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Political balance, unaffiliated members key to redistricting commission’s success

As a lifelong unaffiliated voter, the chance to participate in an inherently political process on an equal footing with affiliated voters was very appealing.


I was thrilled to be the first of the initial six randomly seated commissioners on the inaugural Colorado Independent Congressional Redistricting Commission. Partisan leadership had input on choosing the remaining affiliated commissioners. Four unaffiliated Coloradans joined four Democrats and four Republicans on a 6½-month adventure culminating in a new eight-district Congressional map that was unanimously approved by the Colorado Supreme Court.

The commission was created in 2018 by Amendment Y with overwhelming voter approval and requiring at least one commissioner from the Western Slope – I was that one (and only). Political balance and inclusion of unaffiliated commissioners were key factors to the commission’s success, an opinion that is not universally shared. Partisanship on the commission was neither dominant nor absent and the political balance helped diffuse the influence of some of the commission’s more vocal and strong-willed members.

The foremost requirements in the Colorado Constitution for creating congressional districts are precise mathematical population equality, contiguous geography and compliance with the Voting Rights Act of 1965. Keeping “communities of interest” whole is technically a secondary goal, on equal footing with keeping political subdivisions whole and making districts as compact as possible. Maximizing the number of competitive districts is the lowest priority constitutional goal, something that many public commenters found both surprising and disappointing.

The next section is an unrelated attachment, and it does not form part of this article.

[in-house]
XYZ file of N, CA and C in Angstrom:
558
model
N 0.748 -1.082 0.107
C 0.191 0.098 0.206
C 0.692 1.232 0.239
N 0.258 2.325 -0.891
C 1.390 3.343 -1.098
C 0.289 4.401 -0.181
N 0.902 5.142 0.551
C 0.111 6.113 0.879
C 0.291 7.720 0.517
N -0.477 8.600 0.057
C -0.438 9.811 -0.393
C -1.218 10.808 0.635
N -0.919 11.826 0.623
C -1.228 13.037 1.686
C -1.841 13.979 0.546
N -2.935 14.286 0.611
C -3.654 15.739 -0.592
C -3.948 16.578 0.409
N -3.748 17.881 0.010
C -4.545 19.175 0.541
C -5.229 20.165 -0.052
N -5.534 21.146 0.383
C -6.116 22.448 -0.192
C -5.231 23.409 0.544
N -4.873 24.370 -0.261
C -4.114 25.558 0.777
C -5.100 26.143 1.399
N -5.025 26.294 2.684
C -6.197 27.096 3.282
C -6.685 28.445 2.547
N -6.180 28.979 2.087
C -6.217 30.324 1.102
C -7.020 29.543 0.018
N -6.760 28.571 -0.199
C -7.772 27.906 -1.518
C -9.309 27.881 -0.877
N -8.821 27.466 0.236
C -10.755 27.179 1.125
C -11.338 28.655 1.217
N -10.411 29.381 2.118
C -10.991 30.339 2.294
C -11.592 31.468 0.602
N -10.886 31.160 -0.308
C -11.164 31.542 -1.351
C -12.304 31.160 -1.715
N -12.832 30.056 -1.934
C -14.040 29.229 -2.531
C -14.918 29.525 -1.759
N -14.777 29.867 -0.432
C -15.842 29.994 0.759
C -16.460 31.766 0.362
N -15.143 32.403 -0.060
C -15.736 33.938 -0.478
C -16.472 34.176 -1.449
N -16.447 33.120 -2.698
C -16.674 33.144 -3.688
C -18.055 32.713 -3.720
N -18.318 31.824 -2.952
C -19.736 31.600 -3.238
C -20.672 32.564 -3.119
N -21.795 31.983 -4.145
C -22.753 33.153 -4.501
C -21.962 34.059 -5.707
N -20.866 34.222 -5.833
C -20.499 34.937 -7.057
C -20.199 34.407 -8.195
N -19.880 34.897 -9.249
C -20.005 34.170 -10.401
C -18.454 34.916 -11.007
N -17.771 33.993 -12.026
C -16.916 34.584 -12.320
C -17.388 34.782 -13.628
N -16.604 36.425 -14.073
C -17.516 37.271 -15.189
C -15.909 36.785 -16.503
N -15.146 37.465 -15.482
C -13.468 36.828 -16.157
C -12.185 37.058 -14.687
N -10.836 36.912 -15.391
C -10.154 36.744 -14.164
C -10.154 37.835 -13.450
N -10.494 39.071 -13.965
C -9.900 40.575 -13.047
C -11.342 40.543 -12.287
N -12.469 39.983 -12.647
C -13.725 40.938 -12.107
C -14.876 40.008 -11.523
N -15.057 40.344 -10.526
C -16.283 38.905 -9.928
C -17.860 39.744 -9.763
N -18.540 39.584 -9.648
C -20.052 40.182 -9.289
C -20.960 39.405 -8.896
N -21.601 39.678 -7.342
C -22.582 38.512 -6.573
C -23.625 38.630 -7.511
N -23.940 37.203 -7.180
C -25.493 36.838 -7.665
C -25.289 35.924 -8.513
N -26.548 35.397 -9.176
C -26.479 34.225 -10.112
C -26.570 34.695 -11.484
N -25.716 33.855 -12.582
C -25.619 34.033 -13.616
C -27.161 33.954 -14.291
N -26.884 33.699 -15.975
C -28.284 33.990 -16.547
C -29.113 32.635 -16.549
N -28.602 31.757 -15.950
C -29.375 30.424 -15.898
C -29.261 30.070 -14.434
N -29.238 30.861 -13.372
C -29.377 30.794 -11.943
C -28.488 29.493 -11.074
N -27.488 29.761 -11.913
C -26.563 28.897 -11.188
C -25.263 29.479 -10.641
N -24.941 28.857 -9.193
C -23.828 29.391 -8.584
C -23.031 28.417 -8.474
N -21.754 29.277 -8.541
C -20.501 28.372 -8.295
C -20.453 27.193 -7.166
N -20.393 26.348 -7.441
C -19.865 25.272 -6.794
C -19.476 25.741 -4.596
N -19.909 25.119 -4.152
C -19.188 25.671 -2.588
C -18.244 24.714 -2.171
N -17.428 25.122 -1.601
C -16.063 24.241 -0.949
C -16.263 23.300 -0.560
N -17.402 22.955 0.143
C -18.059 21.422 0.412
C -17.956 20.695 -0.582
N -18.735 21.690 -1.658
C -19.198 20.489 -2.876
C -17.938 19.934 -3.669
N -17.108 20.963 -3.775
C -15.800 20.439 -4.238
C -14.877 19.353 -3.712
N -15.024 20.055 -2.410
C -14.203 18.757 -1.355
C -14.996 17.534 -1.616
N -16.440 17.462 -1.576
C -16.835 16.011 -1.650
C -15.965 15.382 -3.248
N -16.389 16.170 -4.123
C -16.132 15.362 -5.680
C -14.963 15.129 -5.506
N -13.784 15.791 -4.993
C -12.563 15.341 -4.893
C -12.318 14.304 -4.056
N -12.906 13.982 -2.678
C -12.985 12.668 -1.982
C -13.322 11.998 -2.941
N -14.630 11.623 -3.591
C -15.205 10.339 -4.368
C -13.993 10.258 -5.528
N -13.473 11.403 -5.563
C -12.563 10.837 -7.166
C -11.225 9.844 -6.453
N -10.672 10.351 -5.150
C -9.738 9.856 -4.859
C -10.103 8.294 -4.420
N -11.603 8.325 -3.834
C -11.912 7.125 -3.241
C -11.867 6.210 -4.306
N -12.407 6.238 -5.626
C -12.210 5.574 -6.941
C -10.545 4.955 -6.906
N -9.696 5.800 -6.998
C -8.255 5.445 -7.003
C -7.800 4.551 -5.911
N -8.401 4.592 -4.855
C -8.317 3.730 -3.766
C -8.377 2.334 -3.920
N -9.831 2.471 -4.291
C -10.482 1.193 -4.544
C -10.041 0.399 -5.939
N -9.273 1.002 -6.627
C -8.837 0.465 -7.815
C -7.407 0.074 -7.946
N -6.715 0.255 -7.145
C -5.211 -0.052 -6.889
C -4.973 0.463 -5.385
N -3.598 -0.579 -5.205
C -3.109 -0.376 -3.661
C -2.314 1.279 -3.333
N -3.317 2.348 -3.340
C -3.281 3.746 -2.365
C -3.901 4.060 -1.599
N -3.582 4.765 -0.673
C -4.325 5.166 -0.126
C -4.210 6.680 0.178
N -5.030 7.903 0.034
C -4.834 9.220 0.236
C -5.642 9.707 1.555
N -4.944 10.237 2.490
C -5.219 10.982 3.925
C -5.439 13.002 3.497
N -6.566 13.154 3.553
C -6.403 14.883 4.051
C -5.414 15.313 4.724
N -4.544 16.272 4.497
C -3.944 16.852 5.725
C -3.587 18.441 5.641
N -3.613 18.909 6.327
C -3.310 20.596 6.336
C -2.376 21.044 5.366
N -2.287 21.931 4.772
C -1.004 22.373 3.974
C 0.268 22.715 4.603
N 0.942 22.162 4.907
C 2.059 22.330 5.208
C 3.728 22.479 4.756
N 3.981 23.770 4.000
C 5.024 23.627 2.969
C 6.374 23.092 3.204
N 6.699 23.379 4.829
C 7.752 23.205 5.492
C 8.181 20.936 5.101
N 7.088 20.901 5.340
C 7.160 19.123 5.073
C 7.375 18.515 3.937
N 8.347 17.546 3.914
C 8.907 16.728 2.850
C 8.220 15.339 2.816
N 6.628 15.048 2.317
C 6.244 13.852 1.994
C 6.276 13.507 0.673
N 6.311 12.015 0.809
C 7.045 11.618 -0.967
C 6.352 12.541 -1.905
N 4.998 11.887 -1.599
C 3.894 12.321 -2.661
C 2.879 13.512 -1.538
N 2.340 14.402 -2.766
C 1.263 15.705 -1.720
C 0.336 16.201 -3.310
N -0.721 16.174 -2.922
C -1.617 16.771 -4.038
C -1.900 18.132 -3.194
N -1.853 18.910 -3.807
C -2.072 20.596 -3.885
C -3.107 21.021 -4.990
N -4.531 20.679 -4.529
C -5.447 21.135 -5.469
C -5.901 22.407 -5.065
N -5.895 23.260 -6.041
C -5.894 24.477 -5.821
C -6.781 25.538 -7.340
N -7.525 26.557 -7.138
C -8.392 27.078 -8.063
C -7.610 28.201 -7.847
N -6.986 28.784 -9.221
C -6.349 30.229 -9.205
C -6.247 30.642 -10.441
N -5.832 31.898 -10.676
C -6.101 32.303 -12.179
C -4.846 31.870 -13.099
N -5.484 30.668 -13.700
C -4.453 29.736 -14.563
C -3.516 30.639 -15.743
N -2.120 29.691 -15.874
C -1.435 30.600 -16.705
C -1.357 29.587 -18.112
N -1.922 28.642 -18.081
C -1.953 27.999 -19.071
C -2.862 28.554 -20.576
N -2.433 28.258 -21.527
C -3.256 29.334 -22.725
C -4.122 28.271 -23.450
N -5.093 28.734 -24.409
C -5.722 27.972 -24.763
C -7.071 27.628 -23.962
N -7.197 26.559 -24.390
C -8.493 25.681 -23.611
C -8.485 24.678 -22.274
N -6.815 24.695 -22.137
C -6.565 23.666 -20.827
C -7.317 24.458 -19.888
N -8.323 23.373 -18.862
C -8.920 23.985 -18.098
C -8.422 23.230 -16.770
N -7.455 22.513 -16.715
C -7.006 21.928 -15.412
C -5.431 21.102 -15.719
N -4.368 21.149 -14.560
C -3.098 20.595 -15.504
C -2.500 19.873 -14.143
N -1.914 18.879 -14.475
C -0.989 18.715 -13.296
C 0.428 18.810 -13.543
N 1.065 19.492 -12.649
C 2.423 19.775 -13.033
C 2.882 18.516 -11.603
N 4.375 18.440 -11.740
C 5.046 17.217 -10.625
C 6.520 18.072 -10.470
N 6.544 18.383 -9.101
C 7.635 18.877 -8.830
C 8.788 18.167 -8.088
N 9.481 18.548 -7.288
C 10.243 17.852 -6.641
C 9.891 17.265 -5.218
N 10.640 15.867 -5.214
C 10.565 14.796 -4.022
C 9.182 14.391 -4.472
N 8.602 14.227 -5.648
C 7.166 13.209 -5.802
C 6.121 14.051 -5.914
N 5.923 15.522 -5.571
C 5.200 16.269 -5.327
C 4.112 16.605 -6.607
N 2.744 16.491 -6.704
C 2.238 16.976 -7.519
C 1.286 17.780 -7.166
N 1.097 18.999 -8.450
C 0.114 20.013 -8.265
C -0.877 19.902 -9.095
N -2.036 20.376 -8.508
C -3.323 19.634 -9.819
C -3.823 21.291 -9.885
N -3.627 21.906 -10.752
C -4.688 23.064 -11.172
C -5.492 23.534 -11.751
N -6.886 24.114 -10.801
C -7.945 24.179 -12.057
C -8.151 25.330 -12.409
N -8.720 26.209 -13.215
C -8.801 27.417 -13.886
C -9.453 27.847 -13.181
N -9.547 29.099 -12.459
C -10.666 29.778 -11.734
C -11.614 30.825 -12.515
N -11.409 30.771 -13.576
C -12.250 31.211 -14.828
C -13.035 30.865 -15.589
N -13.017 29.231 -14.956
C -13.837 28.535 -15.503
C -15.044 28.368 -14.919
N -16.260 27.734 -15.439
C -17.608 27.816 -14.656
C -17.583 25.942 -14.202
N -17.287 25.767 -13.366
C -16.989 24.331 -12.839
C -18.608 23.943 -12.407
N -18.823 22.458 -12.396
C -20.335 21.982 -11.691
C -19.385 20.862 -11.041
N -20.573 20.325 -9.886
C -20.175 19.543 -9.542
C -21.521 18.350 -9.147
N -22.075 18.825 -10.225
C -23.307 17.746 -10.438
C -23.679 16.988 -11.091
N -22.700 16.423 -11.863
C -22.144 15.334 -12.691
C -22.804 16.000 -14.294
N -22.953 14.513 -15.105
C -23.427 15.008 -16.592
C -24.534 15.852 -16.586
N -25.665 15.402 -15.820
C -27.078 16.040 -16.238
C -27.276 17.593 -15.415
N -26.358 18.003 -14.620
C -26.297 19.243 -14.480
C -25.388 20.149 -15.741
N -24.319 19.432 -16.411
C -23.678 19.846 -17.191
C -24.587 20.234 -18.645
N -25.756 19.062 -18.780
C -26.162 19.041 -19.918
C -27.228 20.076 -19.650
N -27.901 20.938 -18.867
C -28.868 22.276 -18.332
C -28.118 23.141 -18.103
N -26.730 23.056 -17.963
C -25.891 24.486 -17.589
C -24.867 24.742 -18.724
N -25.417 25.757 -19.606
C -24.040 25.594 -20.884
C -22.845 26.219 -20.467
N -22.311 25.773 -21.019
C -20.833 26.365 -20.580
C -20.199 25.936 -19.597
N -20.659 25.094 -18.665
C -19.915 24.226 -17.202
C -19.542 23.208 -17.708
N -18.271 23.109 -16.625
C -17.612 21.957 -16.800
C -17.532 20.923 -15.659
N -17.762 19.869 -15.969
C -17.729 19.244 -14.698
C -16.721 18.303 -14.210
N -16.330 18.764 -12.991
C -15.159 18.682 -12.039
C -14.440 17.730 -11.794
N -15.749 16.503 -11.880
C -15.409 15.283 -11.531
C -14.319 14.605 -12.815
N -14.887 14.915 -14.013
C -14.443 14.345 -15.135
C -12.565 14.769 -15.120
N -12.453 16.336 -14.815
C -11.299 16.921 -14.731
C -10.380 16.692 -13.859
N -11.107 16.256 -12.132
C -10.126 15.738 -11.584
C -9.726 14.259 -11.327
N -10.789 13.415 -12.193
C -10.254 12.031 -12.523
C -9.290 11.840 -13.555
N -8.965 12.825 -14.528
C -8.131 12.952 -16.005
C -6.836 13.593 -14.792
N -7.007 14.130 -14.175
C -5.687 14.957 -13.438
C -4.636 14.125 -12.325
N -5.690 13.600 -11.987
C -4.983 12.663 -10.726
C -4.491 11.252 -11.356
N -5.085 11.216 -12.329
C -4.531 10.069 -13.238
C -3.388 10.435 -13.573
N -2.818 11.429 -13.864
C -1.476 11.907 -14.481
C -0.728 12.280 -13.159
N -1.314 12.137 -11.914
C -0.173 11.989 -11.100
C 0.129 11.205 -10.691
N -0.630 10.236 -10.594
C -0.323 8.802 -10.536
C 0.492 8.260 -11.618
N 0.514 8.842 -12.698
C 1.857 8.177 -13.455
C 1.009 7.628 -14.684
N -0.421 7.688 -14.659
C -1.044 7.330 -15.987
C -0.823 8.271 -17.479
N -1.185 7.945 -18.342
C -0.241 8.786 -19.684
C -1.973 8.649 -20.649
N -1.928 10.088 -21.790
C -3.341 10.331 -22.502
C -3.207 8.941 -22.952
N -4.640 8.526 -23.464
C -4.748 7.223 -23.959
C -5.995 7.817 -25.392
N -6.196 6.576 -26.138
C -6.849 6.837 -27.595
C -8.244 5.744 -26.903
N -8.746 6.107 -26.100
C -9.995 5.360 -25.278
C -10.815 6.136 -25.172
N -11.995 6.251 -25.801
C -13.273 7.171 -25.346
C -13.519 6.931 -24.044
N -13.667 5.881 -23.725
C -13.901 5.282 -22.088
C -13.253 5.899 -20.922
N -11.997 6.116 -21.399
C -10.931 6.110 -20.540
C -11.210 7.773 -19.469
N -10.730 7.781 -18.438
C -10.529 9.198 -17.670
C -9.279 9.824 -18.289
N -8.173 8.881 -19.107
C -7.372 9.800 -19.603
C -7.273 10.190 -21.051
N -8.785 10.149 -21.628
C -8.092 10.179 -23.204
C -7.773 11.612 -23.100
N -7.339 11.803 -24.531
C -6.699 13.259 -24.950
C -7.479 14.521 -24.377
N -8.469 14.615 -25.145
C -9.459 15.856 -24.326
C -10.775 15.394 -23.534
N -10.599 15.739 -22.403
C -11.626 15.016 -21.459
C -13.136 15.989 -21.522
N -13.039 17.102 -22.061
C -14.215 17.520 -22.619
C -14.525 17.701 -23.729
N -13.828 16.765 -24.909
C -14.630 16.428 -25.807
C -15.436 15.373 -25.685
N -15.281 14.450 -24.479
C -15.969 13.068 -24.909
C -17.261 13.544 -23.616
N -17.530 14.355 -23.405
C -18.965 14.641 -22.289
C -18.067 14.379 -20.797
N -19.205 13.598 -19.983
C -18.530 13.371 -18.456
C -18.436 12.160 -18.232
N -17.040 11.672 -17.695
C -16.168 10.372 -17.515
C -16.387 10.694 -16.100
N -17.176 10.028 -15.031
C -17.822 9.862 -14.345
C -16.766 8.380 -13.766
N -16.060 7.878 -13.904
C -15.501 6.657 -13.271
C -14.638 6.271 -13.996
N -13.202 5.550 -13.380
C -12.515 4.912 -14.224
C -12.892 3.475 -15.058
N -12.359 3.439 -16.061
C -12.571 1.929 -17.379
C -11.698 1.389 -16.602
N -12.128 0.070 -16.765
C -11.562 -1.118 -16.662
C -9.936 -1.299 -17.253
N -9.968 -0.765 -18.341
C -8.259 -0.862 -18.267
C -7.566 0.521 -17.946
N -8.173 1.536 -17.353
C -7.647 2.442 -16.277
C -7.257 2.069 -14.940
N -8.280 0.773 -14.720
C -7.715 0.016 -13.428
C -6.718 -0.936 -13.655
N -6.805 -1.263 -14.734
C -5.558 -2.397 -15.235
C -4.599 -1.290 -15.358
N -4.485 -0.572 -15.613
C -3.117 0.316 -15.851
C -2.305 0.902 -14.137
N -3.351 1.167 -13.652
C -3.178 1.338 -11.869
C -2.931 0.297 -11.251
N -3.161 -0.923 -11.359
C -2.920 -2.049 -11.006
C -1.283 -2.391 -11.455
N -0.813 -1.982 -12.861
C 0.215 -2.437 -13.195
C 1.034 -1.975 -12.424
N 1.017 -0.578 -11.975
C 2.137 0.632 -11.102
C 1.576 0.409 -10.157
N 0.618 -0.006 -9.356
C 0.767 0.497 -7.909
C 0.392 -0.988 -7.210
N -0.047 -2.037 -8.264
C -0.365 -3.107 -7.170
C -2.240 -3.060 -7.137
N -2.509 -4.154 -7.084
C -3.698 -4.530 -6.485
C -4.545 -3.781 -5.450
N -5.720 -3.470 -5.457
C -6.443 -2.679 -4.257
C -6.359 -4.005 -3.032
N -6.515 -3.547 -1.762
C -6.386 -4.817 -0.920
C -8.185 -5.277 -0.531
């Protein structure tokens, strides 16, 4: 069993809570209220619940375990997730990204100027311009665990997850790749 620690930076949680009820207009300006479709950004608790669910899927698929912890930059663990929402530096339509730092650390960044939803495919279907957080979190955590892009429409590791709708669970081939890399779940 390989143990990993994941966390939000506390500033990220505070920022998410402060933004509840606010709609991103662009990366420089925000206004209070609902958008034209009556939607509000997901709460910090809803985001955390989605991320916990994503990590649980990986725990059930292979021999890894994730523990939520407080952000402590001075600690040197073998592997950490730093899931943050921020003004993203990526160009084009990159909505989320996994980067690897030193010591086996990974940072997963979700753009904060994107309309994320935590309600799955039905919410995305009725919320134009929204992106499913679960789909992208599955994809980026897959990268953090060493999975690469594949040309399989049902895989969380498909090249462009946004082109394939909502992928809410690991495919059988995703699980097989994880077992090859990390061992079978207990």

The almost-four-month delay in the release of the 2020 census data required the commission in mid-June to direct nonpartisan staff members to draw the Preliminary Plan using the best data available at the time. The Preliminary Plan included a new eighth Congressional district north of Denver and kicked off 36 public hearings that spanned the state, from Lamar to Sterling, to Craig, to Durango. Traveling over 5,000 miles during July and August to experience the diversity of the state firsthand was insightful and exhausting. I will never again criticize a politician on the stump who misidentifies which city they are in.

The oral and written public comments submitted at the hearings and through the website were invaluable and broad ranging, demonstrating overwhelming public support of the independent redistricting process. Three additional maps followed the Preliminary Plan, each reflecting the evolution of the commission’s thought process. Nonpartisan staff’s support of the commission’s efforts was unfailing, even when the commission’s directions were less specific than might have been preferred.

The seminal question of whether splitting the state east-west or north-south best represented communities of interest was debated at length by the commission. There was a strong push for creating a southern district stretching from Utah to Kansas, in part premised on Southeast and Southwest Colorado sharing a community of interest. I deemed this connection extremely tenuous, based on my lived experience in Southwest Colorado, my own detailed analysis of the purported connections and community input. In addition, creation of a southern district would have resulted in splitting both the Western Slope and the Eastern Plains in half. Breaking apart these two rural regions with their individual, historical shared interests seemed inappropriate to me.

The commission split 7-4 in a vote to identify as a community of interest a “core” southern district comprised of 11 counties stretching between Montezuma and Las Animas counties, an area that was kept whole in the final map approved 11-1 by the commission. The population added from the southeast counties required that the Western Slope shed population elsewhere to maintain population equality between districts. The result was the ski- and tourism-oriented counties along Interstate 70 being moved into a more Front Range-centric district.

Early in the process I was excoriated for being a Democrat in disguise because of the political contributions my husband and I had made; late in the process, I was excoriated for being a Republican for my unwillingness to split the state north-south. I believe I’ve earned my unaffiliated credentials.

Lori Schell, a Durango resident, is a member of the Colorado Independent Congressional Redistricting Commission.